Lesson 10: The Structure of Ratio Tables—Additive and Multiplicative
Date: 10/1/13 S.37
©2013CommonCore,Inc. Some rights r...
Lesson 10: The Structure of Ratio Tables—Additive and Multiplicative
Date: 10/1/13 S.38
©2013CommonCore,Inc. Some rights r...
Lesson 10: The Structure of Ratio Tables—Additive and Multiplicative
Date: 10/1/13 S.39
©2013CommonCore,Inc. Some rights r...
Lesson 10: The Structure of Ratio Tables—Additive and Multiplicative
Date: 10/1/13 S.40
©2013CommonCore,Inc. Some rights r...
Lesson 10: The Structure of Ratio Tables—Additive and Multiplicative
Date: 10/1/13 S.41
©2013CommonCore,Inc. Some rights r...
Lesson 10: The Structure of Ratio Tables—Additive and Multiplicative
Date: 10/1/13 S.42
©2013CommonCore,Inc. Some rights r...
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G6 m1-b-lesson 10-s

  1. 1. Lesson 10: The Structure of Ratio Tables—Additive and Multiplicative Date: 10/1/13 S.37 ©2013CommonCore,Inc. Some rights reserved.commoncore.org This work is licensed under a Creative Commons Attribution-NonCommercial-ShareAlike 3.0 Unported License. 6•1Lesson 10NYS COMMON CORE MATHEMATICS CURRICULUM Lesson 10: The Structure of Ratio Tables: Additive and Multiplicative Classwork Exploratory Challenge Imagine that you are making a fruit salad. For every quart of blueberries you add, you would like to put in 3 quarts of strawberries. Create 3 ratio tables that show the amounts of blueberries and strawberries you would use if you needed to make fruit salad for greater numbers of people. Table 1 should contain amounts where you have added fewer than 10 quarts of blueberries to the salad. Table 2 should contain amounts of blueberries between 10 and 50 quarts. Table 3 should contain amounts of blueberries greater than 100 quarts. Table 1 Quarts ofBlueberries Quarts of Strawberries Table 3 Quarts ofBlueberries Quarts of Strawberries Table 2 Quarts ofBlueberries Quarts of Strawberries
  2. 2. Lesson 10: The Structure of Ratio Tables—Additive and Multiplicative Date: 10/1/13 S.38 ©2013CommonCore,Inc. Some rights reserved.commoncore.org This work is licensed under a Creative Commons Attribution-NonCommercial-ShareAlike 3.0 Unported License. 6•1Lesson 10NYS COMMON CORE MATHEMATICS CURRICULUM a. Describe any patterns you see in the tables. Be specific in your descriptions. b. How are the amounts of blueberries and strawberries related to each other? c. How are the values in the blueberries column related to each other? d. How are the values in the strawberries column related to each other?
  3. 3. Lesson 10: The Structure of Ratio Tables—Additive and Multiplicative Date: 10/1/13 S.39 ©2013CommonCore,Inc. Some rights reserved.commoncore.org This work is licensed under a Creative Commons Attribution-NonCommercial-ShareAlike 3.0 Unported License. 6•1Lesson 10NYS COMMON CORE MATHEMATICS CURRICULUM e. If we know we want to add 7 quarts of blueberries to the fruit salad in Table 1, how can we use the table to help us determine how many strawberries to add? f. If we know we used 70 quarts of blueberries to make our salad, how can we use a ratio table to find out how many quarts of strawberries were used?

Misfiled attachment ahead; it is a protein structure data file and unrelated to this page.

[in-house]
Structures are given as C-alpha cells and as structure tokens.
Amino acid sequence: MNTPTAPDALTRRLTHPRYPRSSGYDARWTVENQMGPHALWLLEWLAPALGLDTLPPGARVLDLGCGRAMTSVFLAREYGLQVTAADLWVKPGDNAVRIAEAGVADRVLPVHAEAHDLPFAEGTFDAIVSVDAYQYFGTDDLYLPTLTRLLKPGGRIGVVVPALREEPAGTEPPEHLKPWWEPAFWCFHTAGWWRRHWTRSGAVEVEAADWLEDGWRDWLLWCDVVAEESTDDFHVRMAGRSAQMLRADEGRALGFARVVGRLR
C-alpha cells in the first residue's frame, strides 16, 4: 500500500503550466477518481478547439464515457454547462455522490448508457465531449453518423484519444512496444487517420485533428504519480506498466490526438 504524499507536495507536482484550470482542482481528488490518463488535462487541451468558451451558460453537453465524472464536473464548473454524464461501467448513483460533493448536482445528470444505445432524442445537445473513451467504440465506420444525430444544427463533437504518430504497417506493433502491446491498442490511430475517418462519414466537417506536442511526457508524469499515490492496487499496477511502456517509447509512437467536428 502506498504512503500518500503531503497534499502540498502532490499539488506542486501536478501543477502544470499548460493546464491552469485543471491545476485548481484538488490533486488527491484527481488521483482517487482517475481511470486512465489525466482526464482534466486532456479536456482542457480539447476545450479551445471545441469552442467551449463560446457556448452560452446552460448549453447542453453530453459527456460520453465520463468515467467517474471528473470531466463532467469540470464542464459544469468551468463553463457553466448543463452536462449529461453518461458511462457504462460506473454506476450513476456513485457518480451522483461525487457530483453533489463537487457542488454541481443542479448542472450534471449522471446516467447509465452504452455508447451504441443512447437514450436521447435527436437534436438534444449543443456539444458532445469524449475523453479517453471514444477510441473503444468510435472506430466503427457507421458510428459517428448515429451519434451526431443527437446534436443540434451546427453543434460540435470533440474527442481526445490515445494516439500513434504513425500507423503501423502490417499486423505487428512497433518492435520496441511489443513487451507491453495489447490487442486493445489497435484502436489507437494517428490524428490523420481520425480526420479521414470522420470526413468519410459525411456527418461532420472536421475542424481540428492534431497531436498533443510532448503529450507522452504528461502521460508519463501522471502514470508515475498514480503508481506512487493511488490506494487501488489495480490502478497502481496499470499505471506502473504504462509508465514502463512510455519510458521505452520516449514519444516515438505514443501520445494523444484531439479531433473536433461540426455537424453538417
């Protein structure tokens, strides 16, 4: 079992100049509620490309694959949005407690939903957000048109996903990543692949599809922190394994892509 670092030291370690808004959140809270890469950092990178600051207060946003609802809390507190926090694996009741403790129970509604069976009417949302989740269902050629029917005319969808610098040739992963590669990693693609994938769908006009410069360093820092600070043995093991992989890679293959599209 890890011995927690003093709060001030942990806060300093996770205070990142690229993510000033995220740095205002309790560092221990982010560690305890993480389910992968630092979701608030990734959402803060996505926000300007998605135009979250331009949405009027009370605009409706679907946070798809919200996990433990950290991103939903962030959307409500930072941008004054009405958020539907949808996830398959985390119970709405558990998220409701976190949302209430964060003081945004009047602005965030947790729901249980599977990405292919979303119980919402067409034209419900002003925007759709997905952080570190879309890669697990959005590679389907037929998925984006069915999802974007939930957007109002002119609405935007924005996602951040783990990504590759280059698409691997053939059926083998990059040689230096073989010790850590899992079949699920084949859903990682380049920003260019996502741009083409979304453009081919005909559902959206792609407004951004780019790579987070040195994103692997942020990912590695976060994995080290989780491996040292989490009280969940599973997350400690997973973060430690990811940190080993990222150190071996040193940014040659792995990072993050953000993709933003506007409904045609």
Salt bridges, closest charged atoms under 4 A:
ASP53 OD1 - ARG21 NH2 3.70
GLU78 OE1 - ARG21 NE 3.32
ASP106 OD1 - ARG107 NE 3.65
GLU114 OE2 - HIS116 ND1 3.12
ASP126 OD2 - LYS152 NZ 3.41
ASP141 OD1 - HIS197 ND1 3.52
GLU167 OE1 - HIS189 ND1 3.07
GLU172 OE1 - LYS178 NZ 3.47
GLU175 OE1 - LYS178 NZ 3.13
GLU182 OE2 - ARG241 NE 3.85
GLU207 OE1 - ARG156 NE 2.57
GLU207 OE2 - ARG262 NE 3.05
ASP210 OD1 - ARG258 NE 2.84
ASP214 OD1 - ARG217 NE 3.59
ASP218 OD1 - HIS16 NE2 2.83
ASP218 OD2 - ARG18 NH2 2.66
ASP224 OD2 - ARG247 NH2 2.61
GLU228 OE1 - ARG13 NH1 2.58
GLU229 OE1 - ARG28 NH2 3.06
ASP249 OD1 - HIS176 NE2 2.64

4. 4. Lesson 10: The Structure of Ratio Tables—Additive and Multiplicative Date: 10/1/13 S.40 ©2013CommonCore,Inc. Some rights reserved.commoncore.org This work is licensed under a Creative Commons Attribution-NonCommercial-ShareAlike 3.0 Unported License. 6•1Lesson 10NYS COMMON CORE MATHEMATICS CURRICULUM Exercise 1 The following tables were made incorrectly. Find the mistake that was made, create the correct ratio table, and state the ratio that was used to make the correct ratio table. a. Hours Pay in dollars 3 24 5 40 7 52 9 72 Ratio _________________________ b. Blue Yellow 1 5 4 8 7 13 10 16 Ratio _________________________ Hours Pay in dollars Blue Yellow
  5. 5. Lesson 10: The Structure of Ratio Tables—Additive and Multiplicative Date: 10/1/13 S.41 ©2013CommonCore,Inc. Some rights reserved.commoncore.org This work is licensed under a Creative Commons Attribution-NonCommercial-ShareAlike 3.0 Unported License. 6•1Lesson 10NYS COMMON CORE MATHEMATICS CURRICULUM Lesson Summary Ratio tables are constructed in a special way. Each pair of values in the table will be equivalent to the same ratio. You can use repeated addition or multiplication to create a ratio table. There is a constant value that we can multiply the values in the first column by to get the values in the second column. red white 3 x4 12 6 x4 24 12 x4 48 21 x4 84 If you add a certain number to each entry in one column, you may not be able to add that same number to the entries in the other column and keep the same ratio. Instead, the numbers you add to the entries must be related to the ratio used to make the table. However, if you multiply the entries in one column by a certain number, you can multiply the entries in the other column by the same number, and the ratio remains.
  6. 6. Lesson 10: The Structure of Ratio Tables—Additive and Multiplicative Date: 10/1/13 S.42 ©2013CommonCore,Inc. Some rights reserved.commoncore.org This work is licensed under a Creative Commons Attribution-NonCommercial-ShareAlike 3.0 Unported License. 6•1Lesson 10NYS COMMON CORE MATHEMATICS CURRICULUM Problem Set 1. a. Create a ratio table for making lemonade with a lemon juice-to-water ratio of 1:3. Show how much lemon juice would be needed if you use 36 cups of water to make lemonade. b. How is the value of the ratio used to create the table? 2. Ryan made a table to show how much blue and red he mixed to get the shade of purple he will use to paint the room. He wants to use the table to help him make larger and smaller batches of purple paint. blue red 12 3 20 5 28 7 36 9 a. What ratio was used to create this table? Support your answer. b. How are the values in each row related to each other? c. How are the values in each column related to each other?

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